Pocket diapers consist of a waterproof outer shell and a lined interior featuring a pocket for an absorbent, reusable insert. When you change a pocket diaper, you swap out the insert and reuse the shell (until it gets wet or soiled) by stuffing it with another insert. Parents like this style of diaper because they can adjust its absorbency by adding an extra insert or two. Some brands that make pocket diapers include Imagine Baby, Rumparooz, and Blueberry.

6. Hybrid

some cloth diapers drying on a clothes line

Hybrid diapers are similar to pocket diapers in that they have a waterproof outer shell and an interior section where you stuff or attach an insert. That insert can be either washable and reusable, or you can purchase disposable inserts that you toss after use. The waterproof outer shell can be reused through several diaper changes. GroVia, Flip, and BestBums all make hybrid diapers and a selection of inserts.

7. Fitted

the cloth diapers

Although they are deemed the best for heavy wetters, fitted diapers are ironically not waterproof and require the use of a waterproof cover. The covers are available in several fabrics — including thirsty microfleece and wool — that further the diapers’ absorption power. Brands offering fitted diapers include Kissaluvs and Bummi.

8. Pre-fold and Flat

a baby wearing a cloth diaper

The most budget of all cloth diapers are pre-fold and flat styles. Pre-fold diapers are used with many of the other styles as inserts or for extra absorption, but they can also be used on their own. Since they are basically just rectangles of fabric they do require the use of pins or other fasteners, plus a diaper cover to contain the wetness. Flat diapers are similar to what your mom or grandmother used; they require you fold them into a diaper shape before use but are great for traveling because they are so compact. Both of these styles go straight to the diaper pail or washing machine after a change. Some brands of pre-folds and flats are Econobum and Blueberry.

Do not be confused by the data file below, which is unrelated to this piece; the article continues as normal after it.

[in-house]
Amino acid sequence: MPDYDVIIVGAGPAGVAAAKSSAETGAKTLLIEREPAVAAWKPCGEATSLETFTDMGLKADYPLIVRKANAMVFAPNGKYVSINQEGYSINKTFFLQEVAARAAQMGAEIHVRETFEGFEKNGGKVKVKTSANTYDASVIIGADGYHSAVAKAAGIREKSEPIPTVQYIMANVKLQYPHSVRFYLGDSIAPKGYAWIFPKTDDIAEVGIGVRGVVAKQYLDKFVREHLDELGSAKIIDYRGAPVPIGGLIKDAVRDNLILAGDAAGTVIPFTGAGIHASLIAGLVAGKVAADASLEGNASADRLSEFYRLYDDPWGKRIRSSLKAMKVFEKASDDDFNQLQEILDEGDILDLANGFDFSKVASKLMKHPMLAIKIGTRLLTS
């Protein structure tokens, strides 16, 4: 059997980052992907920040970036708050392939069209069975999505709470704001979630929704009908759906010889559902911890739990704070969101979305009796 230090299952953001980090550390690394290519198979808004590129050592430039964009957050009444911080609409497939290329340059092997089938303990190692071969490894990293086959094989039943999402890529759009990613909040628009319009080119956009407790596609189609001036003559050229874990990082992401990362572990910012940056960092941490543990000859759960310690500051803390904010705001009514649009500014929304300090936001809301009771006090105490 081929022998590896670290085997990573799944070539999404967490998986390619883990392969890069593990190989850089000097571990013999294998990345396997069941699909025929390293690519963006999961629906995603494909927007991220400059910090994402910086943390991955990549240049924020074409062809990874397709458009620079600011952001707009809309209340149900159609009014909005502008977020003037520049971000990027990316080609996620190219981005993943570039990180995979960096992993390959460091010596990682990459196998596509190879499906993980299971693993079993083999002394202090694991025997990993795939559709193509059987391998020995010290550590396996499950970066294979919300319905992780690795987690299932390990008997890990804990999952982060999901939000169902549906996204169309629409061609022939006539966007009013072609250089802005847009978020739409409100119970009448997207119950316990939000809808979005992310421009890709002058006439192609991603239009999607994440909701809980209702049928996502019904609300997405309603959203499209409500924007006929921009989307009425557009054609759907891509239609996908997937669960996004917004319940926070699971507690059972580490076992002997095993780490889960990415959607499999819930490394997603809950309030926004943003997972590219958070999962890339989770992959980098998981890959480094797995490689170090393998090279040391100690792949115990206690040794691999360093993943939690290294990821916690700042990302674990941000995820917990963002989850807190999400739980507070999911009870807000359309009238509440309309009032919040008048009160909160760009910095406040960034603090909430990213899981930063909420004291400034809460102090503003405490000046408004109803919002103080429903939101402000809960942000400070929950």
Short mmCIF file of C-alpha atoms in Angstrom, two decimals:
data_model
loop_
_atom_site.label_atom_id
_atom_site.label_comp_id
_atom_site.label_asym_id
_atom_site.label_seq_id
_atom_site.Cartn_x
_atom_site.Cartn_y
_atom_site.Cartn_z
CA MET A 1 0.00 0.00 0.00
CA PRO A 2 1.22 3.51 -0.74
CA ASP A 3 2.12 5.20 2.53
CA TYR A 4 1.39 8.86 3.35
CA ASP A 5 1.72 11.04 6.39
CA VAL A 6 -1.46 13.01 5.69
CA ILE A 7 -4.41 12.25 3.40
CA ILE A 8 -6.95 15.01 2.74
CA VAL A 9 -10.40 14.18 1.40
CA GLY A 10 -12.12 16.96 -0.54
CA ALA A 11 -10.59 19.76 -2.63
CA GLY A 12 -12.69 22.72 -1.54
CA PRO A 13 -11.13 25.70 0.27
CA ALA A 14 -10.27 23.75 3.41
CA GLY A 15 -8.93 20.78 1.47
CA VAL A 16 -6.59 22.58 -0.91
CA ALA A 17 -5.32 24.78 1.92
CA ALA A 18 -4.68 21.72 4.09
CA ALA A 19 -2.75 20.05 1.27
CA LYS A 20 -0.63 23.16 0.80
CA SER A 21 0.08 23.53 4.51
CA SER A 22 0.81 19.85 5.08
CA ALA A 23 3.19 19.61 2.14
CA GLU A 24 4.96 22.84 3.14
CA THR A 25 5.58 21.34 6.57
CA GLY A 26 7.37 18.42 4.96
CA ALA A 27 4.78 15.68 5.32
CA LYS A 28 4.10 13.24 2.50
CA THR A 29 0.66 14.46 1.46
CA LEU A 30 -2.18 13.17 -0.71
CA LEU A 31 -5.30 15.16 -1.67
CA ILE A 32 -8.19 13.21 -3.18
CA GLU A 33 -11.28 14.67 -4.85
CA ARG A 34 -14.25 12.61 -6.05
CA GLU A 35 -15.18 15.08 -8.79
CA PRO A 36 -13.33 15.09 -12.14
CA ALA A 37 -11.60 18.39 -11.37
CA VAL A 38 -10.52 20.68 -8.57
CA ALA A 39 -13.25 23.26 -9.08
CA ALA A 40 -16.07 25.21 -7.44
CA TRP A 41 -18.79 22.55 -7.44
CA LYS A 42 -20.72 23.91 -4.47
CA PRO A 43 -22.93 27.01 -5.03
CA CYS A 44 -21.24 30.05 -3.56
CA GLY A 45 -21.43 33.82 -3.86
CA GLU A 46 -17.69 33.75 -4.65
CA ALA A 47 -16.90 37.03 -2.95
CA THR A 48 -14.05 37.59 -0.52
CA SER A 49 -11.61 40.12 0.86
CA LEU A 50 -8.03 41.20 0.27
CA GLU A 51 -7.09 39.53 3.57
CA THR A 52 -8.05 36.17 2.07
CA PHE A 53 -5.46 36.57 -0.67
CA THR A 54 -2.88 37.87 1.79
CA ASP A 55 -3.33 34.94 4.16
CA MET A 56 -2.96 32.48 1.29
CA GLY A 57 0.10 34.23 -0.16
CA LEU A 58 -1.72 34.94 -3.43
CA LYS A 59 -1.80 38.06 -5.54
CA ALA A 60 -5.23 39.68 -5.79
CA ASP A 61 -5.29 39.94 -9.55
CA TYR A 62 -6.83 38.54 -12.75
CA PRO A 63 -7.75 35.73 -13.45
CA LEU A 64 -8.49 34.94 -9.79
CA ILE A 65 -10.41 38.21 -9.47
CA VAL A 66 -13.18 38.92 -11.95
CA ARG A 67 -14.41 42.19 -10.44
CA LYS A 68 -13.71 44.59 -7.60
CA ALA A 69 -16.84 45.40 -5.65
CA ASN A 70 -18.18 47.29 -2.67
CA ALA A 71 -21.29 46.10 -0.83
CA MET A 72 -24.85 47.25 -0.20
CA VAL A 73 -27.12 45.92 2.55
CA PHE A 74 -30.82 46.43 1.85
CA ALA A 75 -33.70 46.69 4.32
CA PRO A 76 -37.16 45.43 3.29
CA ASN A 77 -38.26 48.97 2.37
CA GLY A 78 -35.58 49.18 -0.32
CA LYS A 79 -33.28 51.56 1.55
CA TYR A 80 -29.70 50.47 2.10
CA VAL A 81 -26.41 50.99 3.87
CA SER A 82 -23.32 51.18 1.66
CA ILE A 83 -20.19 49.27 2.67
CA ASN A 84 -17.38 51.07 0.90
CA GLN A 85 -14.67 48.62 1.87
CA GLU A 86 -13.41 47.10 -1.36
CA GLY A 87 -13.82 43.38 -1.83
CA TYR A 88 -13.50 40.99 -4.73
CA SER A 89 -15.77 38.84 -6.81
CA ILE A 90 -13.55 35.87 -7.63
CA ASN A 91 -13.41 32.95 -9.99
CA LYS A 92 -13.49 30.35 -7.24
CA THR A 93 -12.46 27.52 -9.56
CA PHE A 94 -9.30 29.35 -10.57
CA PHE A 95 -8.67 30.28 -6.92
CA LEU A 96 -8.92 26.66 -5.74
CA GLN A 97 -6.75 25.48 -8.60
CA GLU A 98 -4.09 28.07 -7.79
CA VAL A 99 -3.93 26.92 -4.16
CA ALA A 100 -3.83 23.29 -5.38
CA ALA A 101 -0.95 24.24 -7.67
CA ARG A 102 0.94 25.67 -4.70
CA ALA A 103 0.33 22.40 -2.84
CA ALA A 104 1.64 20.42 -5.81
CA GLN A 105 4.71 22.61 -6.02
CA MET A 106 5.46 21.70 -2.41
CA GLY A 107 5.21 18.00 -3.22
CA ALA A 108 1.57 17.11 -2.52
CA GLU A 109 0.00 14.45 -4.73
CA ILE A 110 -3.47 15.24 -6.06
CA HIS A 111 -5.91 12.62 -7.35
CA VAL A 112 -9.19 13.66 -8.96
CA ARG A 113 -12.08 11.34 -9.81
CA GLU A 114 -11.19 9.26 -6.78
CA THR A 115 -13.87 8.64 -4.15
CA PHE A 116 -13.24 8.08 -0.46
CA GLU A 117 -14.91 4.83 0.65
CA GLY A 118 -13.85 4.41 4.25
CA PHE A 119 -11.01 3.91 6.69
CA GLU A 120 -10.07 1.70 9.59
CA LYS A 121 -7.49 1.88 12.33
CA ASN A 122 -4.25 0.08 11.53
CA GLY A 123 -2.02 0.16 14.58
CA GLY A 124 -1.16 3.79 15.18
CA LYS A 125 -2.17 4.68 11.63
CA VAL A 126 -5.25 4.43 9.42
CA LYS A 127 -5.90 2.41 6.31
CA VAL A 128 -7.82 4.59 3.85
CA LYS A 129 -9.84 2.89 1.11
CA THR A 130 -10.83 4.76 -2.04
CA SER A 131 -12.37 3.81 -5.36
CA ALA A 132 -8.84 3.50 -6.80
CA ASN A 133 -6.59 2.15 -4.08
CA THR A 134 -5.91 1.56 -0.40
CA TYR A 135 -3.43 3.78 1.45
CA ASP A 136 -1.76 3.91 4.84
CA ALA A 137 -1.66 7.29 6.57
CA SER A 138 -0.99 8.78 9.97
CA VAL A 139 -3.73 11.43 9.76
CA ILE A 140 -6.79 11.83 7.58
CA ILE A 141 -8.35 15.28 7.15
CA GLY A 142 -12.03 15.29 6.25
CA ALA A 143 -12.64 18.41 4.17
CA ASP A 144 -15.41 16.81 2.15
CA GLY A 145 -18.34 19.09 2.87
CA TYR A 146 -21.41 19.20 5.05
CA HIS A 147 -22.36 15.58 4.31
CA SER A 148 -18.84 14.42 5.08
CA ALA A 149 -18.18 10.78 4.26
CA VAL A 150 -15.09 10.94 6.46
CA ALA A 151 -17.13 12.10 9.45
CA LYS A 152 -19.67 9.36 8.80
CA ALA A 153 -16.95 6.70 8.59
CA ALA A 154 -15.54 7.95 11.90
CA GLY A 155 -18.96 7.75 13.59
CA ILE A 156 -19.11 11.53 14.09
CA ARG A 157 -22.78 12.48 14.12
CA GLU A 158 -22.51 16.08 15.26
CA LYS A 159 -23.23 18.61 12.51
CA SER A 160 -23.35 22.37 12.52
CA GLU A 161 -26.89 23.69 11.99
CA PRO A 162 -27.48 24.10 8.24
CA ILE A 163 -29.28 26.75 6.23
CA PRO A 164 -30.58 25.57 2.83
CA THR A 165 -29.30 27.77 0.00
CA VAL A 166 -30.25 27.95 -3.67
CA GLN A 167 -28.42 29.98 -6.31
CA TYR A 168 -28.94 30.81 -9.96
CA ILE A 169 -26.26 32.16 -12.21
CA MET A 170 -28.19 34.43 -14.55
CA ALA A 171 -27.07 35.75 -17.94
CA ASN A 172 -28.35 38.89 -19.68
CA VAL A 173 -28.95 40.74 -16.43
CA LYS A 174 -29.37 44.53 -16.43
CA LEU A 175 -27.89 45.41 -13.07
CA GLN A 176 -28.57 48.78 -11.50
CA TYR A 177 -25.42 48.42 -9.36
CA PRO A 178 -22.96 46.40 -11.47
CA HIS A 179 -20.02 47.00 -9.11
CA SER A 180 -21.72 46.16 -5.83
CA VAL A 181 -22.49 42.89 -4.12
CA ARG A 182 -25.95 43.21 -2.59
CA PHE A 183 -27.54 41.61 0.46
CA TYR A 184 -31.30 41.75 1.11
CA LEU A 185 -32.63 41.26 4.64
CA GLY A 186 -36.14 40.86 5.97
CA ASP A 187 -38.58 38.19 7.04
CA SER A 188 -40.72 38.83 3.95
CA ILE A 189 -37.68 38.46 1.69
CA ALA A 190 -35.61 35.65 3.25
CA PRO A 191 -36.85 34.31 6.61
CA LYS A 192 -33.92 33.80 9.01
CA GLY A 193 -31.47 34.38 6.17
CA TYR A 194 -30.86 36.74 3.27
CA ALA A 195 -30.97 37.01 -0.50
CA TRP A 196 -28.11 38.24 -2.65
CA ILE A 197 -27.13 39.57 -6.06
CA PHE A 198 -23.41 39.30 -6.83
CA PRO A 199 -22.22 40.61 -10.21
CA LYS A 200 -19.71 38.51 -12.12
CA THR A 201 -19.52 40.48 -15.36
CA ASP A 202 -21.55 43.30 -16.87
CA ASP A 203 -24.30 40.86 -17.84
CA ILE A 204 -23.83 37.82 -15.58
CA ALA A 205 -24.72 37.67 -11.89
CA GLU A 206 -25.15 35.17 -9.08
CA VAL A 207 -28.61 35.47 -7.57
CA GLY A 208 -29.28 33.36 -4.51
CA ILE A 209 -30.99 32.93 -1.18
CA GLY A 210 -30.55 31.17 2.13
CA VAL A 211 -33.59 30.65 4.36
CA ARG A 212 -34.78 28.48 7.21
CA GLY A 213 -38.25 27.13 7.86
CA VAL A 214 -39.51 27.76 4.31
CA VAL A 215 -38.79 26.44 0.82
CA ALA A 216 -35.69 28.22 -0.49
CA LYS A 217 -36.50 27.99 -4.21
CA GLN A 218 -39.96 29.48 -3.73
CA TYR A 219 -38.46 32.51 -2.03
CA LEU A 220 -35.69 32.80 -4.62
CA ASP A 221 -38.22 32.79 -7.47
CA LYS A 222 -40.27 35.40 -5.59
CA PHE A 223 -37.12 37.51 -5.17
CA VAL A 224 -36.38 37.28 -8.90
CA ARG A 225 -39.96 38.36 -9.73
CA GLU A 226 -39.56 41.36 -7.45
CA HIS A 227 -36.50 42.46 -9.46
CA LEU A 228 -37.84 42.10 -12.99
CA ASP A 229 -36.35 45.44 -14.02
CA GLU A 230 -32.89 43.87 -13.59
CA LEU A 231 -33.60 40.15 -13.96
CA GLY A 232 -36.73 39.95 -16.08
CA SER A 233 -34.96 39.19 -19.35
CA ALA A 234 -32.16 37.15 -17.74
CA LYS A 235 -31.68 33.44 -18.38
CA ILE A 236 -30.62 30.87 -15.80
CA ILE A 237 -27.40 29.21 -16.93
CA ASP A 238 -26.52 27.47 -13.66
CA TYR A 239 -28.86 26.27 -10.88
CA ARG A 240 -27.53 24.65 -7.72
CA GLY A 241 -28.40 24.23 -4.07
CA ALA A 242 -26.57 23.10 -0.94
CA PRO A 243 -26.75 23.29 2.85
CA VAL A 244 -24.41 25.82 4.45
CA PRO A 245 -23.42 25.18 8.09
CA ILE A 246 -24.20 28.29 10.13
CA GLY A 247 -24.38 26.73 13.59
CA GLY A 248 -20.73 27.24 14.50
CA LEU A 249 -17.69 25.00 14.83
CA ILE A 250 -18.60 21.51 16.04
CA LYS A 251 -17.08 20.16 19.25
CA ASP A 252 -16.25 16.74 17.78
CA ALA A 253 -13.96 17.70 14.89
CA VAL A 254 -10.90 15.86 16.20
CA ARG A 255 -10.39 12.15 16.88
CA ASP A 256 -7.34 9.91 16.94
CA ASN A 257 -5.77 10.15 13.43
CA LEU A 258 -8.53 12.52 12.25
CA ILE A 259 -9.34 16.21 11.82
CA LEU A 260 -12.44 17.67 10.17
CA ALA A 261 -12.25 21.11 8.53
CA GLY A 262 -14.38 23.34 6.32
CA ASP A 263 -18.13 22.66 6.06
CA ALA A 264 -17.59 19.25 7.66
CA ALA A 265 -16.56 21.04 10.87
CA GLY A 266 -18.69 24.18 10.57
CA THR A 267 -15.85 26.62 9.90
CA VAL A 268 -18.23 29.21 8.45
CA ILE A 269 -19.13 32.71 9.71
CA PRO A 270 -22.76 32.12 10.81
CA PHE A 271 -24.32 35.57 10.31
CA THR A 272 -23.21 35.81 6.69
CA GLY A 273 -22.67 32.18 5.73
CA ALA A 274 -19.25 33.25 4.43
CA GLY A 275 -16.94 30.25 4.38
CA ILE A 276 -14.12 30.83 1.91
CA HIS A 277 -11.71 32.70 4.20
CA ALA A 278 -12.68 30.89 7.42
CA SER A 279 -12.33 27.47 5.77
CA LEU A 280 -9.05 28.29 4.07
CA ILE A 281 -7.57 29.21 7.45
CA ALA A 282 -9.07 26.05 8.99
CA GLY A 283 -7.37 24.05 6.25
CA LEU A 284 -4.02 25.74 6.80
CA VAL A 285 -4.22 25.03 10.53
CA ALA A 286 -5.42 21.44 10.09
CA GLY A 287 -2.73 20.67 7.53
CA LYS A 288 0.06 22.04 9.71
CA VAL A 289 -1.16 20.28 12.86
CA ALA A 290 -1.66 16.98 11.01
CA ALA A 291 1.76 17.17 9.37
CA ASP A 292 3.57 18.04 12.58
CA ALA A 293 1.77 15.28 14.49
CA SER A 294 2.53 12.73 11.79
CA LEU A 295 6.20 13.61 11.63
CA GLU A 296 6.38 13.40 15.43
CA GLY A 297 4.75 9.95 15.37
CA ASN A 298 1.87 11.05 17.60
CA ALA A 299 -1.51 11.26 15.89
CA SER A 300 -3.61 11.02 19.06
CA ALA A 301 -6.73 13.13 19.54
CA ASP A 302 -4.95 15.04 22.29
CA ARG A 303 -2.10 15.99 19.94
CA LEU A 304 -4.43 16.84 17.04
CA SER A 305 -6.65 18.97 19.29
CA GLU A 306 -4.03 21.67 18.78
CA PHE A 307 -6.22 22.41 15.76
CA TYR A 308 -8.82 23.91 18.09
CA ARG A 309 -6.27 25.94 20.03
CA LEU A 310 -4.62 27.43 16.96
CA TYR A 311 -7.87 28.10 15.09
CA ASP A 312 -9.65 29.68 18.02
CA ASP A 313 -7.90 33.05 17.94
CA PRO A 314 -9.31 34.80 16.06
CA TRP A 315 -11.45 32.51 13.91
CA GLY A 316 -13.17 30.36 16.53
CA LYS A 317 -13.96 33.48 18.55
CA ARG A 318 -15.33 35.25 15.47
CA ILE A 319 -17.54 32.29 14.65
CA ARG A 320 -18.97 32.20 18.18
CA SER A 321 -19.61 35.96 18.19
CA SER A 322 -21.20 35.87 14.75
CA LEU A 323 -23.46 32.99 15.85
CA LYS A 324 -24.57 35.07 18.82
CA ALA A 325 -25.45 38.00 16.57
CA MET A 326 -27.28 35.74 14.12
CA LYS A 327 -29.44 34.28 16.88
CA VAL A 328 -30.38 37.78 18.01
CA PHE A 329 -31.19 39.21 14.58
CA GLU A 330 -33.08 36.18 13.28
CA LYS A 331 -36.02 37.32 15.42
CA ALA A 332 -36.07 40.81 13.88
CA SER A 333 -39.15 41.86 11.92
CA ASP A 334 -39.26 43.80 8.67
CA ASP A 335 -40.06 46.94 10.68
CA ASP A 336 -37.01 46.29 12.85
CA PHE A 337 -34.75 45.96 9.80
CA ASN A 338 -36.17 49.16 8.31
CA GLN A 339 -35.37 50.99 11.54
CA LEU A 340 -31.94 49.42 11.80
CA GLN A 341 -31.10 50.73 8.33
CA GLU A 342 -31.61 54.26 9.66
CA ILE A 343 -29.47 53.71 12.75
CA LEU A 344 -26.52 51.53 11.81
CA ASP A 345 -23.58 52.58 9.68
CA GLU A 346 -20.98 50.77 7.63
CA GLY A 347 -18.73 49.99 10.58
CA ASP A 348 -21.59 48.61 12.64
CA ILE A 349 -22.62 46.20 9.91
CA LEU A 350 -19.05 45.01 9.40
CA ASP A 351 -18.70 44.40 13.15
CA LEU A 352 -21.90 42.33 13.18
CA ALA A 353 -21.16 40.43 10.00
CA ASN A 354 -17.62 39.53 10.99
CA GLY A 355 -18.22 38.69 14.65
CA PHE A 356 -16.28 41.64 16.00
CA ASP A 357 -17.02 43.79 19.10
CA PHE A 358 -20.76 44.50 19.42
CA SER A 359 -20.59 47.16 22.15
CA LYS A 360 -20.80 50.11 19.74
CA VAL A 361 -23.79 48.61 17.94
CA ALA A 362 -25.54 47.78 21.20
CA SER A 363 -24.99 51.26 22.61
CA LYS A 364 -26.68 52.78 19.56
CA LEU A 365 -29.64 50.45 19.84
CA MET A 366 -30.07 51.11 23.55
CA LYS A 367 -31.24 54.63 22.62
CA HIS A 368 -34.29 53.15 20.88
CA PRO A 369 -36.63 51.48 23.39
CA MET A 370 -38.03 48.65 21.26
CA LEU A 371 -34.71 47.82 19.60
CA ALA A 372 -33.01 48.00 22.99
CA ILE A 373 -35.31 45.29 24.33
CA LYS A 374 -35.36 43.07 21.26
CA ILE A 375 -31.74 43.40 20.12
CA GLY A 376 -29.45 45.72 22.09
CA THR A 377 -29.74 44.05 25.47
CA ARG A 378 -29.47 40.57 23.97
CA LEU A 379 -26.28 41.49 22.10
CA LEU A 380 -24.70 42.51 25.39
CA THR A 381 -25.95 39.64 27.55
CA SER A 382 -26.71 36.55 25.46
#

9. You'll Need These Accessories

Mother with her boy in baby carriage in the supermarket

In addition to the diapers themselves, you’ll want a handful of accessories to get started. A diaper pail or wet bag for dirty diapers, waterproof diaper covers, and disposable or reusable diaper liners will all come in handy to make the task of cloth diapering easier. Some CDing moms also purchase a diaper sprayer attachment that hooks onto their toilet to efficiently rinse soiled diapers.

10. Traditional Diaper Creams Are a No Go

a range of baby products

Readily available diaper creams will destroy cloth diapers because they contain ingredients that will clog the diapers’ fibers. Not to worry, there are a handful of diaper rash creams on the market that work well on both baby and diaper. To further keep their diapers in tip-top shape, moms also use diaper liners, which lie on the inside of the diaper like a panty liner. These liners are peeled off and flushed (along with the poop!), helping keep the shells cleaner and safe from any diaper creams used.

11. You Wash Them In Three Cycles

Shot of a mother and her baby girl playing while doing laundry

Given what they're used for, it makes sense that cloth diapers can't just do one spin on short wash! Cloth diaper online retailer Kelly's Closet recommends running them through three cycles, first a short wash without detergent, then a regular wash, then an additional rinse.